Congressmen don’t pay their interns. Who knew?
At least 174 of the 184 lawmakers who support legislation raising the federal minimum wage to $15 per hour do not pay their interns, according to a recent Employment Policies Institute analysis.
It’s a bogus beef, though. Folks employed in minimum wage jobs are low-skill workers doing low-value work, and they’re doing it to build general work experience and ethic, to earn summer spending money, to earn money for college, to build a resume, to supplement an existing family income.
Interns do very little of that. They’re in the position in order to gain specific experience in the particular job, to build a resume, for college/graduate school course credit, and in many cases with an expectation of being hired by the company for which they interned after graduation. The “compensation” of expectation for an intern isn’t a dollar income; it’s that particularized experience.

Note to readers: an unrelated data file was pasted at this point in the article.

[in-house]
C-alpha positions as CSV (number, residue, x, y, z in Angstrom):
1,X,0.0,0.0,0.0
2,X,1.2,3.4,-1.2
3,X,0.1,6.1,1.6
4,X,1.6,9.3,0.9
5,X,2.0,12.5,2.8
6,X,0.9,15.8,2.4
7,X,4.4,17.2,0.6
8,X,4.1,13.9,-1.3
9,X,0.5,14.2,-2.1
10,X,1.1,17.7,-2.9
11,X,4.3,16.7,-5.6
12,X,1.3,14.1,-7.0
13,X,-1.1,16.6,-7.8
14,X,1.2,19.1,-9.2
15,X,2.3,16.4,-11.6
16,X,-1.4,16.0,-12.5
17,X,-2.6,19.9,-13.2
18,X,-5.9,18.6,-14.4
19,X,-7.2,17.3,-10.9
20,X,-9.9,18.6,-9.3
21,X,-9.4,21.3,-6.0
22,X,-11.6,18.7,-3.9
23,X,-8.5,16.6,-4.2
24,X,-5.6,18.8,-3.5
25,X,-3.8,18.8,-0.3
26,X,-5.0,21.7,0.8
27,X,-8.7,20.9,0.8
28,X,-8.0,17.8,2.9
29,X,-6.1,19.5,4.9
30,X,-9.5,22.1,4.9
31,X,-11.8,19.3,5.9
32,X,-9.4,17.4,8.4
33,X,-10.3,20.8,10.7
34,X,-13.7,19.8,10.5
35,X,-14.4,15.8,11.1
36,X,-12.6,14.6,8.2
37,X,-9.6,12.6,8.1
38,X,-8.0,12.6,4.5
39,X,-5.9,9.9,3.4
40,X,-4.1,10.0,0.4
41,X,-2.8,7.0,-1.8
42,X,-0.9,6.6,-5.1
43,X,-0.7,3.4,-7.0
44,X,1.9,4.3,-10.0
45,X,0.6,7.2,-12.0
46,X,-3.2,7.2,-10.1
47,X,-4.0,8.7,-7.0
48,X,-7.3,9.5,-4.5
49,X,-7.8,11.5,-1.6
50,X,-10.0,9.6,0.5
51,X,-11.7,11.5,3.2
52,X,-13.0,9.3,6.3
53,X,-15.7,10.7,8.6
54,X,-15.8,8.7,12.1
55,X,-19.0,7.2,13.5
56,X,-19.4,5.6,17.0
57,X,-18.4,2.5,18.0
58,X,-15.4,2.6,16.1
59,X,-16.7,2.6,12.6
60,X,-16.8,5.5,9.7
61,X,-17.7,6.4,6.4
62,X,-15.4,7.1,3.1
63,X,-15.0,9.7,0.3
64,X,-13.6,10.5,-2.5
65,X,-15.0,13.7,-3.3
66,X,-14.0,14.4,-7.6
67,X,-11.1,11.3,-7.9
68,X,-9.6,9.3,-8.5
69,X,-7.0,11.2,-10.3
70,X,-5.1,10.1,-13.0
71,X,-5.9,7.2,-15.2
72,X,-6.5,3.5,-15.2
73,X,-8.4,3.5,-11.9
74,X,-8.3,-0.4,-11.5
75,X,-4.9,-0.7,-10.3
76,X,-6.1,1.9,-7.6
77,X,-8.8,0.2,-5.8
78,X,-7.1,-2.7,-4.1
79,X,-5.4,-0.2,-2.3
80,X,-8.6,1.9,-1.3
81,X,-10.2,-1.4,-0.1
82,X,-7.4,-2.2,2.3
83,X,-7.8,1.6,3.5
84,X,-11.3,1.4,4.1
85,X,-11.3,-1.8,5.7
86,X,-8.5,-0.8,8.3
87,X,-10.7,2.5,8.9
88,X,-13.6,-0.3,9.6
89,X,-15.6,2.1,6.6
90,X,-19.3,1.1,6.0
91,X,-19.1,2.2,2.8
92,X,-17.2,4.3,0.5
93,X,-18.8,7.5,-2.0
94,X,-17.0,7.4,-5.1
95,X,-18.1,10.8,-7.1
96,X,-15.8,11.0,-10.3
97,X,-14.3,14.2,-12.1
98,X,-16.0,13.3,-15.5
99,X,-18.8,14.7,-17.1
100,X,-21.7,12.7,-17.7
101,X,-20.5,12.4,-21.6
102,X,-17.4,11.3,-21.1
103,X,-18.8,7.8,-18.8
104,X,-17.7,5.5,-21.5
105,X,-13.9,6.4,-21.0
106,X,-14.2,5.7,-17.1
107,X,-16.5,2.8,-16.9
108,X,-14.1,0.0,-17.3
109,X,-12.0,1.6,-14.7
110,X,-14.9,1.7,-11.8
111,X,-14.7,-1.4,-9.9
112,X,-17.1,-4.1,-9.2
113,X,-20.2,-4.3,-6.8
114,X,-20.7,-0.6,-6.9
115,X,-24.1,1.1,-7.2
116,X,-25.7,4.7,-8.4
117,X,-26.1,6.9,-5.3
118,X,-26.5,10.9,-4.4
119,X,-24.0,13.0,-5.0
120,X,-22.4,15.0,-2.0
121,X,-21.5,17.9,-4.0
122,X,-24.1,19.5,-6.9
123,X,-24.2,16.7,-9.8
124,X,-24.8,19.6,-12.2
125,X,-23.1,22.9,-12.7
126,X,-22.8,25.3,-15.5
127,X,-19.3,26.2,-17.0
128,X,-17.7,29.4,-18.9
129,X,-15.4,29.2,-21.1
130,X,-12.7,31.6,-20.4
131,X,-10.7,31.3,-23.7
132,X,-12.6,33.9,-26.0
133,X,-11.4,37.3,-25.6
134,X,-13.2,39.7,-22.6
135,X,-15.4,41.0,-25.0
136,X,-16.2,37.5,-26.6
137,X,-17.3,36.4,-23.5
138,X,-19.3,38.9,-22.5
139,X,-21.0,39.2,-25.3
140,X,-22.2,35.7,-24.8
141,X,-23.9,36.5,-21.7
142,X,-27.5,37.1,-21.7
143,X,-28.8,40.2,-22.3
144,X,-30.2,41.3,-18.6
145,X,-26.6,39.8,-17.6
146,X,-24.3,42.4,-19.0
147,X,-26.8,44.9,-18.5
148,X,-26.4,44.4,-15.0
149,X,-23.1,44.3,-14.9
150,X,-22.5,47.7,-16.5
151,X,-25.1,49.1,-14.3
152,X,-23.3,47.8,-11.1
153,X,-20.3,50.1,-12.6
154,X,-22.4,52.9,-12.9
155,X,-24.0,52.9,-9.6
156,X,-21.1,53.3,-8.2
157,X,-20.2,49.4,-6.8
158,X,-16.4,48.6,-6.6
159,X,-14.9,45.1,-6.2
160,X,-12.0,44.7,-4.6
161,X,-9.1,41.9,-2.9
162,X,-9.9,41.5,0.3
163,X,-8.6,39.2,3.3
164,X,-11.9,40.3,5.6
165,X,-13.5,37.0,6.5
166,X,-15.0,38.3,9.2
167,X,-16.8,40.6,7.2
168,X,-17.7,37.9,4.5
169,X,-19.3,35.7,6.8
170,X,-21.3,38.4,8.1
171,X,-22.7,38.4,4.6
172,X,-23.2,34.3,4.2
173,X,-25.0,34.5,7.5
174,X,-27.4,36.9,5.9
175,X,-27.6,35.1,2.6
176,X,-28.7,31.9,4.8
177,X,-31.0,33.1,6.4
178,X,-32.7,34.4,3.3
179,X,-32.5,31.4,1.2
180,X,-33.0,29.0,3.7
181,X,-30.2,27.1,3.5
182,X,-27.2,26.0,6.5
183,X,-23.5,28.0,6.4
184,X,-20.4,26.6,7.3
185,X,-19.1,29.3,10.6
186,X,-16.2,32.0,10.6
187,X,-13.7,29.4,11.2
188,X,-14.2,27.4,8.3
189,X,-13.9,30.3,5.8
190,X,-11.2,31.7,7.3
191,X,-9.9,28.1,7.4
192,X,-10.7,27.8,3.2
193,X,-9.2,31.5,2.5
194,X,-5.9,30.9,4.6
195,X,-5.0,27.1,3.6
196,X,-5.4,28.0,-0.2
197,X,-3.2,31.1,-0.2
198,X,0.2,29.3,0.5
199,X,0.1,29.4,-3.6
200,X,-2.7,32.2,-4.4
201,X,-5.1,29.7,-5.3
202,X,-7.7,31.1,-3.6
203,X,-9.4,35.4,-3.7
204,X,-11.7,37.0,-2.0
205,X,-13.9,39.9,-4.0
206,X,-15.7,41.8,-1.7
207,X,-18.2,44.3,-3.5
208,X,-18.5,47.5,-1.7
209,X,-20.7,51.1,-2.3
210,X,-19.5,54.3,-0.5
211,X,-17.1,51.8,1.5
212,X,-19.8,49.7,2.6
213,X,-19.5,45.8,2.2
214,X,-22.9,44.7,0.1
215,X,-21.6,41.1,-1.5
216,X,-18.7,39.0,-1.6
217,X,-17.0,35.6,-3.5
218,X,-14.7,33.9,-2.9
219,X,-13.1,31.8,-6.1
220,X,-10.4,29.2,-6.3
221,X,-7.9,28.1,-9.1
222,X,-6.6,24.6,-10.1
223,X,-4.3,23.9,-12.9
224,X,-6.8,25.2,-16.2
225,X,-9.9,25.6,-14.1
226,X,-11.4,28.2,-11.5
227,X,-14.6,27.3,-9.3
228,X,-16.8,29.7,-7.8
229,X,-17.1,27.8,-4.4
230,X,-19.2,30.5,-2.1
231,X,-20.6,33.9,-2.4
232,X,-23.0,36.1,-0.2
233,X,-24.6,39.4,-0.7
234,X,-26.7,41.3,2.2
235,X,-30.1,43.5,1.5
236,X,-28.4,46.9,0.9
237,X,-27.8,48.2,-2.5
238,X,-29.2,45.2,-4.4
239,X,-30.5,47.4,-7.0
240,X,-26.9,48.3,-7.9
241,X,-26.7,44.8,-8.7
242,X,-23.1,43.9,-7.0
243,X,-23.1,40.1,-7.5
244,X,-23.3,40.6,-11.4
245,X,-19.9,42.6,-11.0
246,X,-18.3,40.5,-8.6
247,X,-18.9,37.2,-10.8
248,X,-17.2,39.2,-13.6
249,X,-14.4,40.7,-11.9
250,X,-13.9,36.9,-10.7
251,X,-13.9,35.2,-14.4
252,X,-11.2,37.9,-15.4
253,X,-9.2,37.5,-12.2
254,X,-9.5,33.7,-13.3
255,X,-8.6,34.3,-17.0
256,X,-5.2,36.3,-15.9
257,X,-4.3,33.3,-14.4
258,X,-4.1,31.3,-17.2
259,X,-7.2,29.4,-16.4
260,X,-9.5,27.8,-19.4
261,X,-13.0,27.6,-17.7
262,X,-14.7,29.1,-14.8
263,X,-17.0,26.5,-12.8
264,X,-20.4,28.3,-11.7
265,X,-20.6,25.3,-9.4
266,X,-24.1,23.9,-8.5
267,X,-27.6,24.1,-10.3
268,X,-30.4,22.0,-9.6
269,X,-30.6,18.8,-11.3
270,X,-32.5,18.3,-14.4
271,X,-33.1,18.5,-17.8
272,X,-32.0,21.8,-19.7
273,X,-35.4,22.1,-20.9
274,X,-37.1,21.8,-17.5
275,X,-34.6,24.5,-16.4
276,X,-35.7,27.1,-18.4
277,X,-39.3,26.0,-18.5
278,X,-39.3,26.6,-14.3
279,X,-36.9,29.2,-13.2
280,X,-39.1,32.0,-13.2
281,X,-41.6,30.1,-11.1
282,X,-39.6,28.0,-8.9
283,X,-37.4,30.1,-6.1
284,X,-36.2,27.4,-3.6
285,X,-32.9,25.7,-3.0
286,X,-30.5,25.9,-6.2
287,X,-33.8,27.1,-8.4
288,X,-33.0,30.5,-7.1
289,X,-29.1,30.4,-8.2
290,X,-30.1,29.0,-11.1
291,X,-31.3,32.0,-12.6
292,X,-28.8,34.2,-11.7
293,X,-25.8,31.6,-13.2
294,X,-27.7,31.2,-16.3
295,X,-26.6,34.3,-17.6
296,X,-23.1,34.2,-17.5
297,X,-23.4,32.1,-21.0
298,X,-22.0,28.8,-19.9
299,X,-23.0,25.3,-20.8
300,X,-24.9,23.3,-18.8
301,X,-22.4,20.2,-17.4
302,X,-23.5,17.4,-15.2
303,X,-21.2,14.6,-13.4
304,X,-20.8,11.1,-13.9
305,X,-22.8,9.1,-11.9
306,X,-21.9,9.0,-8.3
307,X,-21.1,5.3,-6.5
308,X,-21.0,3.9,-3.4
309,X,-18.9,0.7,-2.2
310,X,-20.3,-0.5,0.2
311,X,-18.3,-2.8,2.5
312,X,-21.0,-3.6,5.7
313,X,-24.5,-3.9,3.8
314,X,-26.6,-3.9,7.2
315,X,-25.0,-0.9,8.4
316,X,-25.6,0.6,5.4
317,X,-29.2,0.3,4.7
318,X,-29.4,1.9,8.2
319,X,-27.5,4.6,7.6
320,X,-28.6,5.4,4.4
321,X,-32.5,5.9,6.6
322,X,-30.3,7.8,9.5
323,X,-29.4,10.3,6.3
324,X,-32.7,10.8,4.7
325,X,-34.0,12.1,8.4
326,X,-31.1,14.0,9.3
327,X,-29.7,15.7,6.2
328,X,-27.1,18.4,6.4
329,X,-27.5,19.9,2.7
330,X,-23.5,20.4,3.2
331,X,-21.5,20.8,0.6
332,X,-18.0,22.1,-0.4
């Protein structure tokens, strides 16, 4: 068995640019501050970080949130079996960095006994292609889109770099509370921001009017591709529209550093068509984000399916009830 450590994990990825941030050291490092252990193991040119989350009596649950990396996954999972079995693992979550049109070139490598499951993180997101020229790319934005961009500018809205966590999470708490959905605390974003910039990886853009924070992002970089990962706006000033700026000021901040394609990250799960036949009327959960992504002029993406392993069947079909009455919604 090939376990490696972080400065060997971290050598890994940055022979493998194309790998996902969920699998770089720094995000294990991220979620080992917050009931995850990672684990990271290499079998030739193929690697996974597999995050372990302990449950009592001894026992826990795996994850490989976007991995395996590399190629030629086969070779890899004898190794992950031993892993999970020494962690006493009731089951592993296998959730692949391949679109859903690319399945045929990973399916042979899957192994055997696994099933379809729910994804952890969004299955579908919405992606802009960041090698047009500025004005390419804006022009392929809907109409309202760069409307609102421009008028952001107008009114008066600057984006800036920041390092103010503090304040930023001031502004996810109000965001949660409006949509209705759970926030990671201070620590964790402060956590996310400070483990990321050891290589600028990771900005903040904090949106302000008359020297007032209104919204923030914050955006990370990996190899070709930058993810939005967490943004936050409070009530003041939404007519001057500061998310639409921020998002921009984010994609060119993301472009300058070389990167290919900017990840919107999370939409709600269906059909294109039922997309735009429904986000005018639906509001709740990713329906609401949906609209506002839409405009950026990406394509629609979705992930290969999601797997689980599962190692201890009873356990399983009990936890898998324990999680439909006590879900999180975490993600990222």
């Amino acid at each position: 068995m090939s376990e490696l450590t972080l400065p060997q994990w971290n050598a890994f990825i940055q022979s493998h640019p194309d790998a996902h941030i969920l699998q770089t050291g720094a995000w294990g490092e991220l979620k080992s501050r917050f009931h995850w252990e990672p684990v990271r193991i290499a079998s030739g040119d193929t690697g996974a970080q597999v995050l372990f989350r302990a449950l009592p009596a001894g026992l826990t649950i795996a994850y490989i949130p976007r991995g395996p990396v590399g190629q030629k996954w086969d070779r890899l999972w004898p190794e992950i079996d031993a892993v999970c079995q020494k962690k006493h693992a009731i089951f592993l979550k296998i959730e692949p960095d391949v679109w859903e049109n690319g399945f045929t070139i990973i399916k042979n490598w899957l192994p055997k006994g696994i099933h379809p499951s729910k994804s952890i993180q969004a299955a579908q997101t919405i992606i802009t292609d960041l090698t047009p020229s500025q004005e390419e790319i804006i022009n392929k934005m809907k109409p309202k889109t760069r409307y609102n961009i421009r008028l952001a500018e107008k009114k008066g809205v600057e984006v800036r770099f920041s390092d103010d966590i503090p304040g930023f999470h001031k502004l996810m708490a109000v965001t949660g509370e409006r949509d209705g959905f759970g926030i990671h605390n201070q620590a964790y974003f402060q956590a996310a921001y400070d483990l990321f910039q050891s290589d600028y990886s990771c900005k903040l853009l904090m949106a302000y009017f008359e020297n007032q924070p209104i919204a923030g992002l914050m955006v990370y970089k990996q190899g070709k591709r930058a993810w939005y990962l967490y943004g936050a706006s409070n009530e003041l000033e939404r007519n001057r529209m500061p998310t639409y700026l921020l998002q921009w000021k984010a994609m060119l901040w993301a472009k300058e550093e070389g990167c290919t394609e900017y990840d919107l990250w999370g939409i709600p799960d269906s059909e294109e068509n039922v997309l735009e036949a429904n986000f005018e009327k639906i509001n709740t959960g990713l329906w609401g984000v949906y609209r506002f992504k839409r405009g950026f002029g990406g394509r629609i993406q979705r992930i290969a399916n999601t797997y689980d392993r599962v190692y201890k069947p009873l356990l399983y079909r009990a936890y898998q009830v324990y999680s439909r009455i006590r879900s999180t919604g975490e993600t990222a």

Stuart Varney, a Fox News contributor and host of Fox Business News‘ Varney & Co, added this:
If you don’t pay them anything, then you’re simply giving jobs to the sons and daughters of the rich. You’re giving opportunity to the rich so that they can get in on the ground floor.
That may be true, but it’s not inherent to the concept of internships; it’s specific to the employers—in this case, the politicians.